Why the CLS Bank case matters

On Thursday, the Supreme Court issued a unanimous ruling in the Alice v. CLS Bank, reaffirming that abstract ideas are not eligible for patent protection. The Court correctly distinguished Alice’s invalid business method patents from valid patents that advance technology.

We applaud the Court for its ruling, and in particular their recognition that the patents in question are not software patents. The Alice claims describe a method for reducing risk in financial transactions, with no connection to any technological innovation.

The Court’s opinion follows closely the amicus brief we submitted with HP and Adobe, and recognizes that software inventions are eligible for patents, especially where they “improve the functioning of the computer itself … [or] effect an improvement in any other technology or technical field.” [p.15]

Software patents are no different than other technological or industrial inventions that are patent-eligible under Section 101. Software now powers nearly every inventive device, service and product in our world today. Virtually every industry and sector of the economy has been transformed by software. The Alice decision is an affirmation that these innovations are patent-eligible.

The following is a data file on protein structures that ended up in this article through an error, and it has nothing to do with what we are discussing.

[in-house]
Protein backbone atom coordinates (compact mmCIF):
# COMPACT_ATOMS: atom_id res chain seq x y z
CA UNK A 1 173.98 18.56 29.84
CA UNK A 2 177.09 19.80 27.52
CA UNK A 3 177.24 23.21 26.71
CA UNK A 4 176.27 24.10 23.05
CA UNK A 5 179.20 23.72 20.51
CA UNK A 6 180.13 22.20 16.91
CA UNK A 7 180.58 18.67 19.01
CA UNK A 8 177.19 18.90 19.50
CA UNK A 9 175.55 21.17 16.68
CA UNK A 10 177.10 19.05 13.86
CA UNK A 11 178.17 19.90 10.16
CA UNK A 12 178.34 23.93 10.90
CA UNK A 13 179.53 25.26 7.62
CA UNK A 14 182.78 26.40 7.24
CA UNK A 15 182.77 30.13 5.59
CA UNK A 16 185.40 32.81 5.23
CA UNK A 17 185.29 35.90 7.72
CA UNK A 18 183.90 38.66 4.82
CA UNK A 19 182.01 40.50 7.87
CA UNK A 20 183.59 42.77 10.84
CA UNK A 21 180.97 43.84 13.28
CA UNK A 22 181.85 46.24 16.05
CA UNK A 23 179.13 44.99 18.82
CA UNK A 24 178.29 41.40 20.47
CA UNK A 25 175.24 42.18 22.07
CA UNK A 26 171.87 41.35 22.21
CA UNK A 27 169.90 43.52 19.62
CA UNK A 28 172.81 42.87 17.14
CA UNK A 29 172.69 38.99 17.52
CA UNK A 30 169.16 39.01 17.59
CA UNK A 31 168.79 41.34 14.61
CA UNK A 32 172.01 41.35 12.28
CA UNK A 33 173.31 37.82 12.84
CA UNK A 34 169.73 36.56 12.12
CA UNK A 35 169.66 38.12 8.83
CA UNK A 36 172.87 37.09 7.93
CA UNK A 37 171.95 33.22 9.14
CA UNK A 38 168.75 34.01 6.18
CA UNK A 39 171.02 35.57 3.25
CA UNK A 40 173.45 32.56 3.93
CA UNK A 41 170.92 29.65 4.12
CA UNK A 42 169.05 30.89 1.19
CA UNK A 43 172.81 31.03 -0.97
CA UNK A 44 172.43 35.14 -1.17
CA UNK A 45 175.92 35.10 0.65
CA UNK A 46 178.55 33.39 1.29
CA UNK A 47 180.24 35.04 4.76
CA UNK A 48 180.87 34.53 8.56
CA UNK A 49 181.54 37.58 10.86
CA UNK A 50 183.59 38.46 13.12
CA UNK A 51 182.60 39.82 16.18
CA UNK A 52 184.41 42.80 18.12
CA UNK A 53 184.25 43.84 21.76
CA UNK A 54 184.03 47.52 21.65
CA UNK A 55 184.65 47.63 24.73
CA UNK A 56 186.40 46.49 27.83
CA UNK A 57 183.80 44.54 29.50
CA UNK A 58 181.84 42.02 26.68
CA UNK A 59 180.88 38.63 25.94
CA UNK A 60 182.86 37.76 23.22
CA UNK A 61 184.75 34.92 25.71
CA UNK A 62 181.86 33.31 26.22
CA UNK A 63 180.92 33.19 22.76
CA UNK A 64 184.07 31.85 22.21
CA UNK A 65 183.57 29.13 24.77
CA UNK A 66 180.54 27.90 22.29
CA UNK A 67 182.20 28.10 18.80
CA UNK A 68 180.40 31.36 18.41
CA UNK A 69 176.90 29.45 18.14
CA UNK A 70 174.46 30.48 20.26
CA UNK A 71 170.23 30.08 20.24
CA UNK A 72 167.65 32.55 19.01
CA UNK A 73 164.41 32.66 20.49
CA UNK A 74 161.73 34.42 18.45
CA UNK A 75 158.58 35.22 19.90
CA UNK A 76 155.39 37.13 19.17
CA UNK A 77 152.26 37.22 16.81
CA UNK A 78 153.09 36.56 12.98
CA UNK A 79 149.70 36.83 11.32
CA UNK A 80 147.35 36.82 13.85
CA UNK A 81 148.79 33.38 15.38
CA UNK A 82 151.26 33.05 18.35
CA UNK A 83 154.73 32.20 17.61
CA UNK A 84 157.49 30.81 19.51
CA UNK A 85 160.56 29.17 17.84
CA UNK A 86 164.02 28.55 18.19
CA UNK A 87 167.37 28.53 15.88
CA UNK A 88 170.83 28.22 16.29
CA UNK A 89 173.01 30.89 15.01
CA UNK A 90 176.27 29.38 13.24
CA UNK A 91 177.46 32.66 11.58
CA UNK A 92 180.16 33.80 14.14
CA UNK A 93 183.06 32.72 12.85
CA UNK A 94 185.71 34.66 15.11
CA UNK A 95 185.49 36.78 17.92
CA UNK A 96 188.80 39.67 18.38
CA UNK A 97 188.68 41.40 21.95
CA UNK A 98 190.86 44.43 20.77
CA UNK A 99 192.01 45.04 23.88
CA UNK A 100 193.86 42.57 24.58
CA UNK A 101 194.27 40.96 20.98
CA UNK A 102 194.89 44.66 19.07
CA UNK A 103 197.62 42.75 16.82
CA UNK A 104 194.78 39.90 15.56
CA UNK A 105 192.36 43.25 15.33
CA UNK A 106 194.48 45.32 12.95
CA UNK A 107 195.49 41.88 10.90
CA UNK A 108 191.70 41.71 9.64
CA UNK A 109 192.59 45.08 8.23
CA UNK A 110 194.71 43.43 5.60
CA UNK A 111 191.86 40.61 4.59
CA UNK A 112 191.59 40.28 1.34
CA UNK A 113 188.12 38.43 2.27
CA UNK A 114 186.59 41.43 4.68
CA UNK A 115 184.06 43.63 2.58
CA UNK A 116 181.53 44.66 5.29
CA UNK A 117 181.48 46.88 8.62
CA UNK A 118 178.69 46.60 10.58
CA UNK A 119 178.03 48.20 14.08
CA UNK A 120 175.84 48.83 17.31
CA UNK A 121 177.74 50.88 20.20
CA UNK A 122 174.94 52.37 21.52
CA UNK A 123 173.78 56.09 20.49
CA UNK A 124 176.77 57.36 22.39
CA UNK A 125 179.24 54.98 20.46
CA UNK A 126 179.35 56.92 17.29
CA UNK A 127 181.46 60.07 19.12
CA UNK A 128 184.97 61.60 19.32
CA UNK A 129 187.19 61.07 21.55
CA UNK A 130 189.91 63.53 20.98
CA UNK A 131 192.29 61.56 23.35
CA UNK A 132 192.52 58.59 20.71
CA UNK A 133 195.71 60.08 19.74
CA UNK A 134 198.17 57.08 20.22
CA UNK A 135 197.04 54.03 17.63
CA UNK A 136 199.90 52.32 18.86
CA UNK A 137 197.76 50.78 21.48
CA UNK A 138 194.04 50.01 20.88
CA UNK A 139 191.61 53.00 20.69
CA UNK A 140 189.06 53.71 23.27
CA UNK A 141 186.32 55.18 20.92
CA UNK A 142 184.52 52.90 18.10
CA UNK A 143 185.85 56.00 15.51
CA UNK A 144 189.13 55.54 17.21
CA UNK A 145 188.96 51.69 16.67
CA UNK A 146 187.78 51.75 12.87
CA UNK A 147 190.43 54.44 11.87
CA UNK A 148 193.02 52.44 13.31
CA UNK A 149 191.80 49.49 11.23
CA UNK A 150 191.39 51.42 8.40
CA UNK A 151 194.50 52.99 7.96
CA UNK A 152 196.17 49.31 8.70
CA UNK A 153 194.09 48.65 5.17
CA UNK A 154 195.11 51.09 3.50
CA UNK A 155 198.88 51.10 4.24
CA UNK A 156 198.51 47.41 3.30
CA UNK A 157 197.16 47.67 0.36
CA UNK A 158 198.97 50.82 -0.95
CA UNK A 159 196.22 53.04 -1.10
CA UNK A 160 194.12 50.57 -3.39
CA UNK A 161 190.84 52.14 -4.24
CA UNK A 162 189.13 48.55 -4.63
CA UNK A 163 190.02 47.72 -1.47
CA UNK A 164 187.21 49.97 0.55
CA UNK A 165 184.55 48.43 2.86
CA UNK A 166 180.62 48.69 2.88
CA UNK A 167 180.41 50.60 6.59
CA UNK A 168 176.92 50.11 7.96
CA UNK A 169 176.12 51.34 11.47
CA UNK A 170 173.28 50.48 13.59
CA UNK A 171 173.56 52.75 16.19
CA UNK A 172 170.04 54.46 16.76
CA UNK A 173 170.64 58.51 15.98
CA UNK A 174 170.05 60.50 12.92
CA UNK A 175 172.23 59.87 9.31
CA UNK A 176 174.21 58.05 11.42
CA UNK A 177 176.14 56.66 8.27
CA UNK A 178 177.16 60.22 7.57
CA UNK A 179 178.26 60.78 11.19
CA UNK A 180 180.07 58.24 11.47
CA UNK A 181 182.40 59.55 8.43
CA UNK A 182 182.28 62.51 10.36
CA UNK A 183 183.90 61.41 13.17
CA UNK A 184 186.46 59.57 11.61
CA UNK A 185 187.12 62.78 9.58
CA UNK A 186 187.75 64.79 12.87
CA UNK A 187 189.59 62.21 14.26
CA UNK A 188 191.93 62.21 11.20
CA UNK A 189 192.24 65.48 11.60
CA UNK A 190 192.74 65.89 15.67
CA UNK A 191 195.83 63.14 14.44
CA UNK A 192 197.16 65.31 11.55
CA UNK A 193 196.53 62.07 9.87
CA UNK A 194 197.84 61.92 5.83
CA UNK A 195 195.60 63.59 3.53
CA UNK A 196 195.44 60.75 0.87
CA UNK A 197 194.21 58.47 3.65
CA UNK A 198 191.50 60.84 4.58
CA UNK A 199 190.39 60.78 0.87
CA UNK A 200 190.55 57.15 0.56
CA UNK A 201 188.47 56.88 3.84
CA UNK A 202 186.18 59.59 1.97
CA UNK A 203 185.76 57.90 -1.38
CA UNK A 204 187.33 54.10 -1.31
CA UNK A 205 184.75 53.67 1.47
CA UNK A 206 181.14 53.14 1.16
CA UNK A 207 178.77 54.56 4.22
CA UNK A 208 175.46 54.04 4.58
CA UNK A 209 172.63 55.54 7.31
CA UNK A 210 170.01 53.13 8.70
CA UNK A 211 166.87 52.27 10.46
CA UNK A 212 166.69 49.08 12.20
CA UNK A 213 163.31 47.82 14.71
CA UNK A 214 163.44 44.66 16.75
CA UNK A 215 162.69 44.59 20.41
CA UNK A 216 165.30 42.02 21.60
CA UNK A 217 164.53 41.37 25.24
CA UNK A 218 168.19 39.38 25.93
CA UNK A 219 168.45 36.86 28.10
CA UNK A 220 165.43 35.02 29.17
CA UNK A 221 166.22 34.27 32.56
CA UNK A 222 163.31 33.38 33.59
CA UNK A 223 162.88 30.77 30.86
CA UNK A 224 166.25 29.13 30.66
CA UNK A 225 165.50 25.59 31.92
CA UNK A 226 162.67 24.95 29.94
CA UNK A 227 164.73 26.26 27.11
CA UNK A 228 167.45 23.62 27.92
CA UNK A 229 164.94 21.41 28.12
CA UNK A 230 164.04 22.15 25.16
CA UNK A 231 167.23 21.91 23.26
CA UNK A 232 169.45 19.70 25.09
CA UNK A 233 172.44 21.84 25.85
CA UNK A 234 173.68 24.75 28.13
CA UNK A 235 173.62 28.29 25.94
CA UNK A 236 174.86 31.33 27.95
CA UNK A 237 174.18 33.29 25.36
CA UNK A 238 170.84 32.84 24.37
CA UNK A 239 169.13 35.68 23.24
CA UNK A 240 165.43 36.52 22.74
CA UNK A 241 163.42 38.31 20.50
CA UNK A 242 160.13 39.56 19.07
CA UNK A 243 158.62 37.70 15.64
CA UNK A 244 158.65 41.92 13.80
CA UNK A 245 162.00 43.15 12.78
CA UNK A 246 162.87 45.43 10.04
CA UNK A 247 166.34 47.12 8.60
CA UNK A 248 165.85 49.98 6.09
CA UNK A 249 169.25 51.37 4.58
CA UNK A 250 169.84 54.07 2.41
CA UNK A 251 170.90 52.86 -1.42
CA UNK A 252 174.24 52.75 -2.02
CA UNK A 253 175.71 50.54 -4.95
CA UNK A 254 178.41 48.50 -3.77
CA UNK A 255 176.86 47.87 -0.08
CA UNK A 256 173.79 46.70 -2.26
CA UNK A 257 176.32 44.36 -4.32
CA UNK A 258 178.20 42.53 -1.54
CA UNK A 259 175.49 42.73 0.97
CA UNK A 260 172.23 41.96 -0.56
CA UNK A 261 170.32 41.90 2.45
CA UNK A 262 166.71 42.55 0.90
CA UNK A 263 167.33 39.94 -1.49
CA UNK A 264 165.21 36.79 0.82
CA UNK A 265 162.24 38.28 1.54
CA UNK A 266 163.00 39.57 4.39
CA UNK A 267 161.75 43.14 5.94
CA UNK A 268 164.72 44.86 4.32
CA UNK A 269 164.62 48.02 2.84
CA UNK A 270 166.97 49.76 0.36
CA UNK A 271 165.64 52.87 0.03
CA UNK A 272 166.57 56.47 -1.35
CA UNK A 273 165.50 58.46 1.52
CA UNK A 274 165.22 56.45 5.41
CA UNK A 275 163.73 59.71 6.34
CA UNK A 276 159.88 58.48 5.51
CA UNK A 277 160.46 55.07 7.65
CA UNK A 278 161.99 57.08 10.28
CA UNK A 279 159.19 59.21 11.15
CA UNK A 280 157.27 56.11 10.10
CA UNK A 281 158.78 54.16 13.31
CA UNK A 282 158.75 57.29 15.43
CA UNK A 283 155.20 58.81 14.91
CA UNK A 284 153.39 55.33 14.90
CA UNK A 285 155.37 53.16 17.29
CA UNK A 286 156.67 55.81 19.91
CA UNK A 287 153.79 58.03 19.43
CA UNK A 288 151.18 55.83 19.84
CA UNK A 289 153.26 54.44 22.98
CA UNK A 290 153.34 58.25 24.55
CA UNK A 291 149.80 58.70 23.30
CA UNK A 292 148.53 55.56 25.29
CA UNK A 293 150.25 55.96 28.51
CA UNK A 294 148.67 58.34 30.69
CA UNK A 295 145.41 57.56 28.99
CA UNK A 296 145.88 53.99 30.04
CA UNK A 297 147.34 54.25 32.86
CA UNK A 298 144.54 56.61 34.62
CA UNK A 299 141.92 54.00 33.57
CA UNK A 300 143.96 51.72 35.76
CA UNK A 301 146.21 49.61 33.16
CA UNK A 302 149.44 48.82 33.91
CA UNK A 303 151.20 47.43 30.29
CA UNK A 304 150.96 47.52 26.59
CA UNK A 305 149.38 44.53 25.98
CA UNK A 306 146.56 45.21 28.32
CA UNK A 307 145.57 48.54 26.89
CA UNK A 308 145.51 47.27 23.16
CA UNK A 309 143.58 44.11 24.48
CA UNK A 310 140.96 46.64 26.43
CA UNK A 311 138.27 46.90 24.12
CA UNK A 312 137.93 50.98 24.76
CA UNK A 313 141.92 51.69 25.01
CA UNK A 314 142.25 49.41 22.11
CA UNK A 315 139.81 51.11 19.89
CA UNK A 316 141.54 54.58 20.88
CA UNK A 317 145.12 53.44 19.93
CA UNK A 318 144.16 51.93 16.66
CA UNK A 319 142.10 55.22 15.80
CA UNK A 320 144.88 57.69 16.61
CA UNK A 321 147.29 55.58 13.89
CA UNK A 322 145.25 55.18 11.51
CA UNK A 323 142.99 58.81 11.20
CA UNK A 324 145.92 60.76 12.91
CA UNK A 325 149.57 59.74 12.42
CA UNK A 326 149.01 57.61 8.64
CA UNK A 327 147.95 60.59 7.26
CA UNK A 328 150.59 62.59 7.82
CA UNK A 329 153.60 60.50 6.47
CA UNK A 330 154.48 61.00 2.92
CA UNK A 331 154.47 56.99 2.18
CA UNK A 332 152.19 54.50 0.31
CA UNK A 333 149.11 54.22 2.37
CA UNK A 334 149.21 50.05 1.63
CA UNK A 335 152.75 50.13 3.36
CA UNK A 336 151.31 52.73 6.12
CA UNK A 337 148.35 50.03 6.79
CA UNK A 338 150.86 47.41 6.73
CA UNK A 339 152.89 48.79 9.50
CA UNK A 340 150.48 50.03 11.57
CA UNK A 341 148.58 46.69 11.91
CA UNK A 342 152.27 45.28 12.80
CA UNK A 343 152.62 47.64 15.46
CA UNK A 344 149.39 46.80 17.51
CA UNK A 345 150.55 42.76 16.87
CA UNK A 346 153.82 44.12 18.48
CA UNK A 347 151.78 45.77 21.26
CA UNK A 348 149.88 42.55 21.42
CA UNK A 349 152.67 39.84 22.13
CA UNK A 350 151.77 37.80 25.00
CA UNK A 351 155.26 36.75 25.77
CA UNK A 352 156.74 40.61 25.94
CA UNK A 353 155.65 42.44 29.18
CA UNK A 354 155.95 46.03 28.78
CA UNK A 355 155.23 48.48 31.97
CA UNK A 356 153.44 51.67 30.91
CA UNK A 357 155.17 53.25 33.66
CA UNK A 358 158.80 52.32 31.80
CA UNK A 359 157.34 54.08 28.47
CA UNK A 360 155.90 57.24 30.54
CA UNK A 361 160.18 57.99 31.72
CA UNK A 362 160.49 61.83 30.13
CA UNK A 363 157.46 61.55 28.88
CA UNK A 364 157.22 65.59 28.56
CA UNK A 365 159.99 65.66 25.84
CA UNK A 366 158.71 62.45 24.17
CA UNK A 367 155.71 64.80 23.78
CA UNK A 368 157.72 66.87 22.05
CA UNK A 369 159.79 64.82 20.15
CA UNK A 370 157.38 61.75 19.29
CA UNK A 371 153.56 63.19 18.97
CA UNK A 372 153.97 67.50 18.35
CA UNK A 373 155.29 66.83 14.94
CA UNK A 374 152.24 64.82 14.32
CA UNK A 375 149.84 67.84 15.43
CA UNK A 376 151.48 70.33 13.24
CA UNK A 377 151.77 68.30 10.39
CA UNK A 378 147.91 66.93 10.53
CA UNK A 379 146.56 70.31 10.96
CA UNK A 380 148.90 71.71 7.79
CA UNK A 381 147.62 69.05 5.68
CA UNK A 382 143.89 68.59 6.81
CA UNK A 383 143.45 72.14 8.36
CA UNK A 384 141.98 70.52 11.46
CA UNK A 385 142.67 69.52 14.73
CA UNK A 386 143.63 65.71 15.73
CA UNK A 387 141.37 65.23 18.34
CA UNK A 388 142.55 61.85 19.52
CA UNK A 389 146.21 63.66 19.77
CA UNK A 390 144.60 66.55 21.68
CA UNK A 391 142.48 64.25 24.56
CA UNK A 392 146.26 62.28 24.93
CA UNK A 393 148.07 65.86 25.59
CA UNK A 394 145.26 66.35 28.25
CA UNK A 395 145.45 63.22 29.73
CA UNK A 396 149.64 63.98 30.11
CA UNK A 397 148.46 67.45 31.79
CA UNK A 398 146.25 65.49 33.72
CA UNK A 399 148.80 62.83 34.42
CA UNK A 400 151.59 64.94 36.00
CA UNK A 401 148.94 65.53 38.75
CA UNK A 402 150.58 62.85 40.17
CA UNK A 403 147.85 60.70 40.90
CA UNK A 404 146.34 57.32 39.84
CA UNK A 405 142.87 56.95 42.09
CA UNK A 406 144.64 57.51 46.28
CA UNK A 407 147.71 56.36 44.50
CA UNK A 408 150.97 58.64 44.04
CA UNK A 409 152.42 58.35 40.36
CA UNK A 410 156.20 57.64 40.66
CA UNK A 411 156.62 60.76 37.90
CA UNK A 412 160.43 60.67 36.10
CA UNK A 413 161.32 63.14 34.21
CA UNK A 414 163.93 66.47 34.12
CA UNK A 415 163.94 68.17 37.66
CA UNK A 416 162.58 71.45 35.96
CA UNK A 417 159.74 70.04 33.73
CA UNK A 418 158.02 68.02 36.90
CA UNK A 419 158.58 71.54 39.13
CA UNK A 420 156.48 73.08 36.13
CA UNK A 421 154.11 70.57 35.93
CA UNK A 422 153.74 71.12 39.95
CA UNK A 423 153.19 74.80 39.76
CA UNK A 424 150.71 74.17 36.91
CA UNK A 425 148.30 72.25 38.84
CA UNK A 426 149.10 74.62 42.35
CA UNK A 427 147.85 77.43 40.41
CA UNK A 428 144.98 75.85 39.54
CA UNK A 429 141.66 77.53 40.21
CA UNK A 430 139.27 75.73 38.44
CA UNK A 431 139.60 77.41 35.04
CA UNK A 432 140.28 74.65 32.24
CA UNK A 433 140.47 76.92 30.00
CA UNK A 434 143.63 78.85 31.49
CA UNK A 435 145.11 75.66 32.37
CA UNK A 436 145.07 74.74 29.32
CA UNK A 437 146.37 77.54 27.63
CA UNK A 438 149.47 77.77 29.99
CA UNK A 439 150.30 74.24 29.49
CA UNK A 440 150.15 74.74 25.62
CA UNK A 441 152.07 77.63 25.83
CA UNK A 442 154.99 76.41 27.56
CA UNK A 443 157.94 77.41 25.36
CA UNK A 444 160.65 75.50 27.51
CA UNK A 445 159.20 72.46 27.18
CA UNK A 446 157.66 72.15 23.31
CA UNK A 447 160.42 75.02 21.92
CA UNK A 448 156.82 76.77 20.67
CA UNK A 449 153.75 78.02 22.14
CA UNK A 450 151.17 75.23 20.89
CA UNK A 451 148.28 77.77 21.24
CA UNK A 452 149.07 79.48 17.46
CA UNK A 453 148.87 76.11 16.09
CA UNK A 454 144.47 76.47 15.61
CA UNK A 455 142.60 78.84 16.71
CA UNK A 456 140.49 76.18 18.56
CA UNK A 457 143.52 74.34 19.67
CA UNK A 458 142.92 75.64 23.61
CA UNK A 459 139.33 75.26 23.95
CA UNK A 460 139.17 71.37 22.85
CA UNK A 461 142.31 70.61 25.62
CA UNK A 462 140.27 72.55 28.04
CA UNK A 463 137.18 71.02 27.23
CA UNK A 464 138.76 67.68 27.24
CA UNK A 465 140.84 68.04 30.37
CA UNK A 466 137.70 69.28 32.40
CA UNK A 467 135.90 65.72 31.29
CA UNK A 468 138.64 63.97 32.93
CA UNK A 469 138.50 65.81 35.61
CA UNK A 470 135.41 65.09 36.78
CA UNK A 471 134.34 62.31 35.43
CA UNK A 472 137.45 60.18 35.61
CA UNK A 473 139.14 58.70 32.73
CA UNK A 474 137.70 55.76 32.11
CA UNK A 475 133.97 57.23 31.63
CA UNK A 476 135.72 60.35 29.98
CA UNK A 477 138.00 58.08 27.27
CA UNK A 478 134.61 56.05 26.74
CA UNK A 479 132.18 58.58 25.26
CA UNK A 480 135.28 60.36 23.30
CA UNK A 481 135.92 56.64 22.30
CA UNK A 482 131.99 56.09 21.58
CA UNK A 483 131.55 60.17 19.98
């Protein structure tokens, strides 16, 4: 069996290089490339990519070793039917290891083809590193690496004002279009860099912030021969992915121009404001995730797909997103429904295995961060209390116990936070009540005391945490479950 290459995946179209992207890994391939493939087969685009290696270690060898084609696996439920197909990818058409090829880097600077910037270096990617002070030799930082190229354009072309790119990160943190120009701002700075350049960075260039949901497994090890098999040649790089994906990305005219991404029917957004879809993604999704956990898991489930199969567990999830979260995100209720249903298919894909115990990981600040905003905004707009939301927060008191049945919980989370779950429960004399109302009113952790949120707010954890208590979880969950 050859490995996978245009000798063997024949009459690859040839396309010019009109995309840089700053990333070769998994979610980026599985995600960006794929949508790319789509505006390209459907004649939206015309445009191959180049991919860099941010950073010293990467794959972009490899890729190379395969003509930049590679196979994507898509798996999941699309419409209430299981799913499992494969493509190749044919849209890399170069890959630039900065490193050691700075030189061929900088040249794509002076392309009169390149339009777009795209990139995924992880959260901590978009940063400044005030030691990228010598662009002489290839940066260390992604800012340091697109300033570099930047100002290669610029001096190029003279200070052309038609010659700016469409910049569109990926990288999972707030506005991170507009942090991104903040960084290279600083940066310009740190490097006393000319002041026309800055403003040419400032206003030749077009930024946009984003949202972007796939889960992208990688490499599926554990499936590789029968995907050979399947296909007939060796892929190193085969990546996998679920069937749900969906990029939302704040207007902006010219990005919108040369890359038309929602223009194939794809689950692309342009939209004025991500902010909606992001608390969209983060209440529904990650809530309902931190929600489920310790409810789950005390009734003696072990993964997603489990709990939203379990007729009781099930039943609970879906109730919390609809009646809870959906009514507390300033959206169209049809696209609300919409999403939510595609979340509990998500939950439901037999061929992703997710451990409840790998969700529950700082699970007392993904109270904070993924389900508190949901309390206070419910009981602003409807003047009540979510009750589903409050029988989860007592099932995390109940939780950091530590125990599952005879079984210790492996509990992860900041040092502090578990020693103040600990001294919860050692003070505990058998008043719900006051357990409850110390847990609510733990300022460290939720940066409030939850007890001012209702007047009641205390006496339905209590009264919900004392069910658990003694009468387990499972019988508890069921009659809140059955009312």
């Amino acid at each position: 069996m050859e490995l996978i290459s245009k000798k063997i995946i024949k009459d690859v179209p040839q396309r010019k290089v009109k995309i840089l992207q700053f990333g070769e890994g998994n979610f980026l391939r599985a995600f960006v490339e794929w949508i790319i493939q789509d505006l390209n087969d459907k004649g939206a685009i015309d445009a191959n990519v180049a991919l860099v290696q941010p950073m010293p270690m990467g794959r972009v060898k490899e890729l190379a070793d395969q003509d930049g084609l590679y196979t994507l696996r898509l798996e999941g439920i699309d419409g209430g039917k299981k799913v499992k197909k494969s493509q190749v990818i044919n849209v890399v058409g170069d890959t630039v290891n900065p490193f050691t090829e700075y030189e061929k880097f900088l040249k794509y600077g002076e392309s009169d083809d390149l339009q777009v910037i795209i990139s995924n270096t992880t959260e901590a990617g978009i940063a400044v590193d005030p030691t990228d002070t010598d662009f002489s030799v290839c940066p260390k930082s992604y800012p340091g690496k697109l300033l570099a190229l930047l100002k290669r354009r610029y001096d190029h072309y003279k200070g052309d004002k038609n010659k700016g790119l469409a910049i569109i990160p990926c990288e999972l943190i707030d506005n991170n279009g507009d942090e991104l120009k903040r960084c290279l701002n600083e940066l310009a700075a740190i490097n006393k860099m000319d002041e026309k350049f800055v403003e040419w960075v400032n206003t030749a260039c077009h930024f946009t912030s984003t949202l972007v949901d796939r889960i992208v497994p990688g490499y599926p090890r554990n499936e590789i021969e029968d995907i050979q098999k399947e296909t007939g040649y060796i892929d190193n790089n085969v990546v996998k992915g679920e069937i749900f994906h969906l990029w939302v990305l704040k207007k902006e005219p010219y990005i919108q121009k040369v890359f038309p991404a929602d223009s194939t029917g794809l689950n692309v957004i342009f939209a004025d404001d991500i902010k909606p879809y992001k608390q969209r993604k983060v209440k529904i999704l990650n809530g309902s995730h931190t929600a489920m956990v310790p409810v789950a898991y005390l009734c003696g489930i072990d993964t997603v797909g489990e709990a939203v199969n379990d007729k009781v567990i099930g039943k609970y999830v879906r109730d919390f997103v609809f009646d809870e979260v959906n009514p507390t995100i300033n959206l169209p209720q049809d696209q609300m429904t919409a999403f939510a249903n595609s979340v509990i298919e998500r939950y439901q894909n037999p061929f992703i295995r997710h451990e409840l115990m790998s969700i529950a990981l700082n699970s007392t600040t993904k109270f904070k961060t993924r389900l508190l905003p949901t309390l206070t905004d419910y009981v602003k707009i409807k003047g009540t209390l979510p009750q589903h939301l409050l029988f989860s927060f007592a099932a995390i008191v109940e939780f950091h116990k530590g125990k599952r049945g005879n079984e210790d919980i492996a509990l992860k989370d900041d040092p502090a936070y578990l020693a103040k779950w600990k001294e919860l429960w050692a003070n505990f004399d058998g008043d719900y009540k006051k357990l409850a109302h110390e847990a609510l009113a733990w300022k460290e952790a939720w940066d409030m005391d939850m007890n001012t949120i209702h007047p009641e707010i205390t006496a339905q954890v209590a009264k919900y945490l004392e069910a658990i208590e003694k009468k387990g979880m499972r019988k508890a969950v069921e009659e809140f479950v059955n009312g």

This ruling will preserve patent protection for software-enabled technologies that is critical to incentivizing innovation in every industry and sector of the economy.

About the Author

Deputy General Counsel & Corporate Vice President, Legal and Corporate Affairs, Microsoft

Horacio Gutiérrez is Corporate Vice President and Deputy General Counsel in charge of the Microsoft products and services group (PSG). In this role, he oversees the team that provides front-line legal support to all of Microsoft's engineering and marketing teams, including Devices and Studios, Applications, Services and Dynamics, Operating Systems, Cloud and Enterprise, and Marketing. Previously, Horacio led the worldwide intellectual property group, including the development, maintenance and enforcement of the company’s IP portfolio, inbound and outbound patent licensing, and IP legal and public policy strategy. Prior to his eight years leading the IP group, Mr. Gutiérrez was based in Paris, where he was Microsoft's associate general counsel for Europe, the Middle East and Africa. Mr. Gutiérrez started his career at Microsoft in Fort Lauderdale, Fla. at the company’s Latin American regional headquarters, where he was responsible for commercial and corporate matters for the region.